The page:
White House lurches in new direction on stimulus talks, pushing for airline aid

The newest twist in the talks appears to be fast-tracking negotiations to aid the airline industry but shelving the prospects broader unemployment aid, another round of $1,200 relief checks to millions of Americans, small business assistance, and a number of other programs.

Still, after sinking on Tuesday, the stock market rallied sharply Wednesday on the prospect of a partial deal. The Dow Jones industrial average closed up more than 500 points, or nearly 2 percent. Airline stocks fared even better, with American Airlines and United Airlines seeing their share prices up more than 4 percent.

The herky jerky nature of the economic relief talks have played out over months, as the White House and Democrats have failed to agree on a broader support package. The economy showed some signs of recovery over the summer but not it appears pockets are softening again, with the travel industry last week announcing a spate of layoffs and the labor market remaining stubbornly weak while the coronavirus pandemic remains a factor in many parts of the country.

President Trump and Pelosi exchanged insults again on Wednesday, a sign that the broader relief talks are unlikely to be revived. But both sides did appear interested in trying to work out some sort of immediate aid for the airline industry, which has seen a dramatic drop in traffic since earlier this year. Last week, American and United began furloughing more than 30,000 employees.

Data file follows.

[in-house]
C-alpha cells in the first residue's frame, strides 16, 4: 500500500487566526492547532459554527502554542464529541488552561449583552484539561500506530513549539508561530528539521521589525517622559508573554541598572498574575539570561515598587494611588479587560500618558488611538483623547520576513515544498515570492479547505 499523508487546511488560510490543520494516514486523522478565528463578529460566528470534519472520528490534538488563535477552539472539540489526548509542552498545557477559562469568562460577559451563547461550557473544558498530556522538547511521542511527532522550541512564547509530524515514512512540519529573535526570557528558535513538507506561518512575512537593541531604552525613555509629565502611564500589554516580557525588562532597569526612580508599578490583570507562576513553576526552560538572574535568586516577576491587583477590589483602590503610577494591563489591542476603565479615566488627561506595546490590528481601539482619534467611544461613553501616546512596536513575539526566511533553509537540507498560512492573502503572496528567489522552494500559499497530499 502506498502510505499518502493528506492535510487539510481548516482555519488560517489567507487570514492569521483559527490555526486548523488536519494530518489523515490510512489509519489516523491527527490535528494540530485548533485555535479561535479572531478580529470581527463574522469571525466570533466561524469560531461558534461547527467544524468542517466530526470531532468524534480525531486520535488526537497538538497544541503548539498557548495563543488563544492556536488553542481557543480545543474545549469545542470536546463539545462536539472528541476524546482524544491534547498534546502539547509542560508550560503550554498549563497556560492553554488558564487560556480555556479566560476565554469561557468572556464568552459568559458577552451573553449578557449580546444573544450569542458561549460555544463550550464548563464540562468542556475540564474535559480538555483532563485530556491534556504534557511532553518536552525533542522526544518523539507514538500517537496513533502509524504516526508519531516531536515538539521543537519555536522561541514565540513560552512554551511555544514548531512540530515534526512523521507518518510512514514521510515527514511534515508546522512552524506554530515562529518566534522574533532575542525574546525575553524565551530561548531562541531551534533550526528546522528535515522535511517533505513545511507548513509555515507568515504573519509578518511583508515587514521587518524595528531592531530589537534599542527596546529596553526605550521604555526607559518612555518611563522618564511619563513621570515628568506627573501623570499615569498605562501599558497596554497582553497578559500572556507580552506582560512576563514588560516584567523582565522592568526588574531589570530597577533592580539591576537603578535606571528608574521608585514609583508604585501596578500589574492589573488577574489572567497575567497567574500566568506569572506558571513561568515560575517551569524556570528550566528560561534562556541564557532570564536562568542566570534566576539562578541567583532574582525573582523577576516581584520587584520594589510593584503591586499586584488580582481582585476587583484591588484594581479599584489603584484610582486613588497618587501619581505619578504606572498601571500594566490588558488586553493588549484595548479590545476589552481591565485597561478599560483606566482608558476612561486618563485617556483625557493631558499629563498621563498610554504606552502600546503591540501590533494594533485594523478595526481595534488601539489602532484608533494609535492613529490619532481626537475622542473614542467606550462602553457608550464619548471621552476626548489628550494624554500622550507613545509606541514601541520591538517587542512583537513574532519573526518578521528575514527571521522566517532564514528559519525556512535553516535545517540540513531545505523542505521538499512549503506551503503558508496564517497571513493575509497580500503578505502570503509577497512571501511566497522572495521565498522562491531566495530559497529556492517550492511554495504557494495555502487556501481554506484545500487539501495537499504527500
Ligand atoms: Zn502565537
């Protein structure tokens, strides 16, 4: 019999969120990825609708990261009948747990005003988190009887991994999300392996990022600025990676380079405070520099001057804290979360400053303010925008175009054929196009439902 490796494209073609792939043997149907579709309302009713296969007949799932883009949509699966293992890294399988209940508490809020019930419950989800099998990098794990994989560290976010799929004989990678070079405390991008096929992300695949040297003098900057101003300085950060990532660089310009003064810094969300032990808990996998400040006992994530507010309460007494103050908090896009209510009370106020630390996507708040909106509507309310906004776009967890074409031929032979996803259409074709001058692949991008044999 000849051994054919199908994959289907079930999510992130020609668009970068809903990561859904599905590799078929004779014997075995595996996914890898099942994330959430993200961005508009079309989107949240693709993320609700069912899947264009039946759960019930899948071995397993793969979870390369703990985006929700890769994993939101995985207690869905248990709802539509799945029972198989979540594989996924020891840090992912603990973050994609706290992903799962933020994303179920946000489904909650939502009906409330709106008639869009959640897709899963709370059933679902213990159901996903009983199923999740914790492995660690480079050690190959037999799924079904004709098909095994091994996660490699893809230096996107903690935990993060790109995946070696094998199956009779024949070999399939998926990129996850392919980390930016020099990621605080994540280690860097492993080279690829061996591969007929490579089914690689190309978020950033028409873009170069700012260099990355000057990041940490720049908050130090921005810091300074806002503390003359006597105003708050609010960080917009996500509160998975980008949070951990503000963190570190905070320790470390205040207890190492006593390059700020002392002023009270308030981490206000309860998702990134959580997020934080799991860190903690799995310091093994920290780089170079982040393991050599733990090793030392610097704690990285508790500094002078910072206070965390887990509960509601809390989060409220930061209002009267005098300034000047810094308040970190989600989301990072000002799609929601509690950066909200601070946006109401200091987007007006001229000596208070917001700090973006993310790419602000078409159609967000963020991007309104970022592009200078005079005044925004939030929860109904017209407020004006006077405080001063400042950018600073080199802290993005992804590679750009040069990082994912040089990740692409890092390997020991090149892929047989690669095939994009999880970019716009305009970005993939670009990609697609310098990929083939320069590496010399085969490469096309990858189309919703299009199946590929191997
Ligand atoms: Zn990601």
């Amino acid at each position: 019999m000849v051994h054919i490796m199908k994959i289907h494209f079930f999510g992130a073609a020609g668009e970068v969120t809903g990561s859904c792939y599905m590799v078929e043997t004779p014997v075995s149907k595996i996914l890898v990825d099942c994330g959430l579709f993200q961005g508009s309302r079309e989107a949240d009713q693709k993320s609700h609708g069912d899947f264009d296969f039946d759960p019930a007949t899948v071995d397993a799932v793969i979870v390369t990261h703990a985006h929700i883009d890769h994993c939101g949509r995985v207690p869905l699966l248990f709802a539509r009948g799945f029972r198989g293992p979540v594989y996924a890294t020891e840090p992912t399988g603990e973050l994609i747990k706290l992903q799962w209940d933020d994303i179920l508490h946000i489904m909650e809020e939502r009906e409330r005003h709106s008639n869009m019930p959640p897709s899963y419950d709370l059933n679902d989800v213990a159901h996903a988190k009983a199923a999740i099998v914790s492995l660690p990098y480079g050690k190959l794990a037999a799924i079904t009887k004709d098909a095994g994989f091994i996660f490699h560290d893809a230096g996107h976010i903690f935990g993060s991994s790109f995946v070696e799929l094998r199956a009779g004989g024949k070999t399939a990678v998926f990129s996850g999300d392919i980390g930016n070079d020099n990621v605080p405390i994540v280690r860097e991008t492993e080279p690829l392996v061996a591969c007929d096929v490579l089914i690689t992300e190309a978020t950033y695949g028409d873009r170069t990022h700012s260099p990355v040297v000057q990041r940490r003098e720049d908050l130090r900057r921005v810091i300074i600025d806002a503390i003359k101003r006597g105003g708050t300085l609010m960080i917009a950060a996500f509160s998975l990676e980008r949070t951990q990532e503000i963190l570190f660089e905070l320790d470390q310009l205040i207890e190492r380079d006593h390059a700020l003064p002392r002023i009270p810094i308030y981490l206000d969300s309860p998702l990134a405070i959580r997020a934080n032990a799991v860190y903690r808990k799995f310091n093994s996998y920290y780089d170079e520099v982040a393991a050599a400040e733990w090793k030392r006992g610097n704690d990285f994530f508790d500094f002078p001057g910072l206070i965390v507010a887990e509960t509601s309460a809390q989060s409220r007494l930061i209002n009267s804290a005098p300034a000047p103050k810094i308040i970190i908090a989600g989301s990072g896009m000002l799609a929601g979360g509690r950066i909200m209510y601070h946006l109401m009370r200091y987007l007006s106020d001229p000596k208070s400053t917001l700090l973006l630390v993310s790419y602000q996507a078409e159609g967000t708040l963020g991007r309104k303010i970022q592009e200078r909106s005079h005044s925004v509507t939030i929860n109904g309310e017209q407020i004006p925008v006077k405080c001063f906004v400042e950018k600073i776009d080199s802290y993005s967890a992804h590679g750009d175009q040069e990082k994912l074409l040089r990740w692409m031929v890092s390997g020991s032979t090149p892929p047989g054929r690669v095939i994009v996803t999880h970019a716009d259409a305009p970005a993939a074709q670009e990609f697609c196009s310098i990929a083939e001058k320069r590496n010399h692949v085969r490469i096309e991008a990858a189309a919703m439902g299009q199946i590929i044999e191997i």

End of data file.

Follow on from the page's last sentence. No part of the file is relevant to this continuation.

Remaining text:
Mnuchin’s outreach came amid a growing backlash from Republicans running for reelection who questioned – and in some cases denounced – Trump’s decision to end negotiations between Mnuchin and Pelosi on a broader relief package. Trump had announced Tuesday that he was asking Senate Majority Leader Mitch McConnell (R-Ky.) to focus on confirming Amy Coney Barrett to the Supreme Court instead — a decision McConnell said he supported.

Pelosi last week urged airlines to hold off on the layoffs, saying she would renew a payroll support program either as a stand-alone bill or part of a broader deal.

Rep. Peter A. DeFazio (D-Ore.) tried Friday to advance a $28 billion bill to help airlines keep workers on payroll, under a procedure that would have required unanimous consent from all lawmakers. Republicans blocked the move.

Senate Republicans have pushed a package of similar size for the airlines that has less stringent requirements on how the aid will be used. It’s unclear if Pelosi and Mnuchin could come up with a deal on airlines that both parties would support, especially after Tuesday’s bizarre events that began when Trump suddenly announced on Twitter that “I have instructed my representatives to stop negotiating until after the election.”

The backlash was swift. Seven hours after Trump said talks were terminated, he appeared to reverse himself in a new string of tweets.

At 9:54 p.m. Eastern time, he called on the House and Senate to “IMMEDIATELY” approve $25 billion in new aid for the airline industry, which has already begun laying off thousands of employees after federal aid programs